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ALRI - Navy of the Republic of Indonesia - Modernization

The Navy was initially stocked primarily with craft once operated by European or the Australian navies. Beginning in 1959, the navy began to acquire a large number of craft from the Soviet Union and East European nations. This sizeable fleet fell apart due to neglect within a few years of Sukarno's fall from power in 1966. Despite successive attempts to modernize the fleet, Indonesia greeted the new century with a navy that seemed inadequate to the various tasks at hand. Indonesia had 738,268 square miles (mi2) of land and 666,100 mi. of baseline coast, but had 1,577,300 square nautical miles (nm2) to patrol as its EEZ. To adequately patrol this entire area by traditional western standards would require naval forces quite in excess of what they currently possess. In 2008 the government articulated a Minimum Essential Force (MEF) for Indonesia's armed forces, including the Navy. This called for tripling the size of the fleet by 2024. While this plan seems overly ambitious, plans also call for a five-fold increase in the overall defense budget from 2009 to 2017, so possibly this plan will be realized.

2008 - Minimum Essential Force (MEF)

The Presidential Directive No.7 of 2008 established the Minimum Essential Force (MEF kekuatan pokok minimum - basic minimum force) concept, defined as, a force level that can guarantee the attainment of immediate strategic defense interests, where the procurement priority was given to the improvement of minimum defense strength and/or the replacement of outdated main weapon systems/equipment. It should be noted that what constitutes a Minimum Essential Force in terms of numbers and strength have not been clearly defined. The MEF requirement was for around 300 ships of various classes and at least 12 submarines, compared to Indonesias 2012 fleet standing around 115 ships of various types, including two submarines and an additional three submarines being built.

The 2005 "Green-Water Navy blueprint proposed a 274-ship force structure by 2024, consisting of a Striking Force of 110 ships, a Patrolling Force of 66 ships, and a Supporting Force of 98 ships. Since then Indonesia had been working towards the expansion and modernisation of its armed forces towards a goal of reaching the MEF in 2024, however it is not clear how this force level would be reached. Projected and foreseeable acquisitions suggest a fleet in 2024 of a Striking Force of about 90 ships, as opposed to the "Green-Water Navy blueprint of 110 ships, a Patrolling Force of 42 ships as opposed to a planned 66 ships, and a Supporting Force of 51 ships, compared to a required 98 ships.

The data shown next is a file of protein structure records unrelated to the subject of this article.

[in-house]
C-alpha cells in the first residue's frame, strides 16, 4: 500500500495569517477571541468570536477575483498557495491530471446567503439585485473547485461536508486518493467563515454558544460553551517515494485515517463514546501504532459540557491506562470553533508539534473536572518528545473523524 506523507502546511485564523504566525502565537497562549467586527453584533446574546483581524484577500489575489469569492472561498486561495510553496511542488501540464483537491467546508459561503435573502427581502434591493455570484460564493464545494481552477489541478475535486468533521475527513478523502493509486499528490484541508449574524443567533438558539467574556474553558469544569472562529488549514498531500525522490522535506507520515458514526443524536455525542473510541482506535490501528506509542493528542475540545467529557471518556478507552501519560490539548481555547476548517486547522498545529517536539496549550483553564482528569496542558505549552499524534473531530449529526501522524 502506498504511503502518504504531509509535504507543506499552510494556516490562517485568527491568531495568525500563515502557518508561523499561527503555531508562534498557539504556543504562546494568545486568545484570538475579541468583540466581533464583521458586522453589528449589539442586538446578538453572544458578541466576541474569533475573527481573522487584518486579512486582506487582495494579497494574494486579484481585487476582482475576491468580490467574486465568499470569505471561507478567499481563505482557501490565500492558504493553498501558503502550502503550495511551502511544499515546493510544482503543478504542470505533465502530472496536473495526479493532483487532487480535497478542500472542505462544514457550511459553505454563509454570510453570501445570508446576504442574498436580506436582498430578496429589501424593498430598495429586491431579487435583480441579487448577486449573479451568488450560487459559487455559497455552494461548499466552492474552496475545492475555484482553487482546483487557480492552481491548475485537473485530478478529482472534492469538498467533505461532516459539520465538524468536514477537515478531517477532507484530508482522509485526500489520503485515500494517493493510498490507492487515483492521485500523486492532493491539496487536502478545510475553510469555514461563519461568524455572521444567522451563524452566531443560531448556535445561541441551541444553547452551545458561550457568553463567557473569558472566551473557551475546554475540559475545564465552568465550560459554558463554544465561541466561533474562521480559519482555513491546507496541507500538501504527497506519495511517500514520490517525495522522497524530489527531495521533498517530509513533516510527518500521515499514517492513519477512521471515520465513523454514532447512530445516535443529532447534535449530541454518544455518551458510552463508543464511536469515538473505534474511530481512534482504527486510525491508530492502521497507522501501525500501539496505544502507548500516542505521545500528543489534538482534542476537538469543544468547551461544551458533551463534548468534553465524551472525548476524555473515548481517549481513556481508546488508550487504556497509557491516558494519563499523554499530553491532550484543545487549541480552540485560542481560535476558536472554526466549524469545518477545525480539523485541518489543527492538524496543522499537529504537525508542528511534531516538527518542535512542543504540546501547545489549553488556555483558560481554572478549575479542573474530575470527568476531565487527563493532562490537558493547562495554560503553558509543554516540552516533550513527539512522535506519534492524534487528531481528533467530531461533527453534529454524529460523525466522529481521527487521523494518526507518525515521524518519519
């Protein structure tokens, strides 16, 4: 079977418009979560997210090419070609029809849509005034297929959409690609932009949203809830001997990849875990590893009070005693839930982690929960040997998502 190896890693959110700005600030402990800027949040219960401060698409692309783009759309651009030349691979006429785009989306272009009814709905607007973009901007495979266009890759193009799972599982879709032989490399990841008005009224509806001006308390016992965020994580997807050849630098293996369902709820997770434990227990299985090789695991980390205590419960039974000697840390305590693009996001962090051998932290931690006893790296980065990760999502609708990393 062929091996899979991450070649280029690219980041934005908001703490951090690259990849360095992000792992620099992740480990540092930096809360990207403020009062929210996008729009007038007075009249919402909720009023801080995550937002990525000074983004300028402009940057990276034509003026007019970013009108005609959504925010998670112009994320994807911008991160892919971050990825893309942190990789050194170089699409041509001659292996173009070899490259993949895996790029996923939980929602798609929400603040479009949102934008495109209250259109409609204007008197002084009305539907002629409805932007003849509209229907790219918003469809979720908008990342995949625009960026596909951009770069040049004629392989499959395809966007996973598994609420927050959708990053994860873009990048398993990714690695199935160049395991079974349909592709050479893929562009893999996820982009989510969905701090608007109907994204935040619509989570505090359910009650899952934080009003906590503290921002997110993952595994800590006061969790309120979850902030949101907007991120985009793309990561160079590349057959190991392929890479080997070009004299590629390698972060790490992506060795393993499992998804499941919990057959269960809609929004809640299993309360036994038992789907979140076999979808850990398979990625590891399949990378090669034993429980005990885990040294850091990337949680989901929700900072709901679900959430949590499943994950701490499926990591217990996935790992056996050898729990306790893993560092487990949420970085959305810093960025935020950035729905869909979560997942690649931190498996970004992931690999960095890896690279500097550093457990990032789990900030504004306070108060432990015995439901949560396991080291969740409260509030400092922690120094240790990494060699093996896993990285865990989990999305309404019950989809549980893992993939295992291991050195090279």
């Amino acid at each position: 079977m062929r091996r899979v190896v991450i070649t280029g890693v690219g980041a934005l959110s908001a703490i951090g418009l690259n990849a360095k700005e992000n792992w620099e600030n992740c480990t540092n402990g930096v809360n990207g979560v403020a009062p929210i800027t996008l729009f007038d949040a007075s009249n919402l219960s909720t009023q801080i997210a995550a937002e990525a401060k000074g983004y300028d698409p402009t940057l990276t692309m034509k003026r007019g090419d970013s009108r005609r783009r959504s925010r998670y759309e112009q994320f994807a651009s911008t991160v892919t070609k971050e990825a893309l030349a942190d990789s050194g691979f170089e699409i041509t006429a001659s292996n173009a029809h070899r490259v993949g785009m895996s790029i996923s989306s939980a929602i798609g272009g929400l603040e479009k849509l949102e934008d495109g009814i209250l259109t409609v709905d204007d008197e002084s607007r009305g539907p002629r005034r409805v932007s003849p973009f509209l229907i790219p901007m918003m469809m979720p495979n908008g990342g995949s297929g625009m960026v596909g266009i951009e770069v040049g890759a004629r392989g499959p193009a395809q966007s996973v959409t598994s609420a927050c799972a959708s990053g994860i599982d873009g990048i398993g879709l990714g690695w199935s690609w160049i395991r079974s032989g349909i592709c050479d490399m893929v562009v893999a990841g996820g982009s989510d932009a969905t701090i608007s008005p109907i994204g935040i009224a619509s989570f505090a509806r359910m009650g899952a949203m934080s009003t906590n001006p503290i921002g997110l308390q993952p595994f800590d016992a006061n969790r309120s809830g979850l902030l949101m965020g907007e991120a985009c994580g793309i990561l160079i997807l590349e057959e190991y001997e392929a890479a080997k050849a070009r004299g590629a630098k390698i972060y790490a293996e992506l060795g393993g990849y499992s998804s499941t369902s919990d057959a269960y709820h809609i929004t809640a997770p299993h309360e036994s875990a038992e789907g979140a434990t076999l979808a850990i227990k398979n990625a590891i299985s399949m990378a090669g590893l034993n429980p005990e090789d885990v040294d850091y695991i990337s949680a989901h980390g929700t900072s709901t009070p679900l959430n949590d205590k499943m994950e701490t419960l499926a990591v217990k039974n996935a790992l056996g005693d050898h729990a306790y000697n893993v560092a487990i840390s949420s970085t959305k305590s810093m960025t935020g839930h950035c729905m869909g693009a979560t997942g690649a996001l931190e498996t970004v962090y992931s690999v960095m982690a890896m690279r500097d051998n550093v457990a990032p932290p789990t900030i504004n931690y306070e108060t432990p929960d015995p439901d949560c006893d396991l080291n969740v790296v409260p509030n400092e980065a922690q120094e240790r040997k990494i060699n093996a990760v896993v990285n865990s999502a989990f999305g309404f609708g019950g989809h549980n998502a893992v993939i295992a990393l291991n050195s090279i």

In January 2009 the Indonesian Navy launched two new, locally made patrol vessels as part of ongoing attempts to bolster and upgrade its aging fleet. The vessels, KRI Krait-827 and KRI Tarihu-829, were operated by the Western Fleet Command, based in Jakarta. The ships, measuring 40 meters in length and 7.3 meters wide, were each equipped with a radar system, a twin-barreled cannon and two 12.7 mm machine guns. Each had a maximum speed of 25 knots per hour. The naval shipyard had previously assembled nine warships and was planning to produce another two warships. Including the latest two vessels, the Navy had a total of 146 warships. But Iskander said the Navy still required another 128 ships. According to our strategic plan for securing Indonesia waters, by 2024 we must have 274 warships with strike and patrol capabilities and supporting forces, he said.

Indonesia received the corvettes KRI Diponegoro-365 and KRI Hasanuddin in 2007. In 2008, Indonesia received their third new corvette, the KRI Sultan Iskandar Muda. The fourth, KRI Frans Kaisiepo, was received and added to the Indonesian fleet in March 2009.

In 2009 the fleet consisted of more than 90 ships and numerous smaller vessels. The newest warships were four Sigma-class corvettes from the Netherlands, three of which were delivered by 2008 and the fourth, by 2009. As newer warships and patrol craft entered the inventory, the navy decommissioned older vessels. Nevertheless, the navy was underequipped and under strength for its mission of protecting the nations huge maritime expanse against piracy, poaching, and smuggling. Specifically, it needed a large infusion of fast-patrol craft to cover its wide internal seas and coastlines, as well as increased sealift capacity to move marine corps and army units and equipment to trouble spots across the archipelago.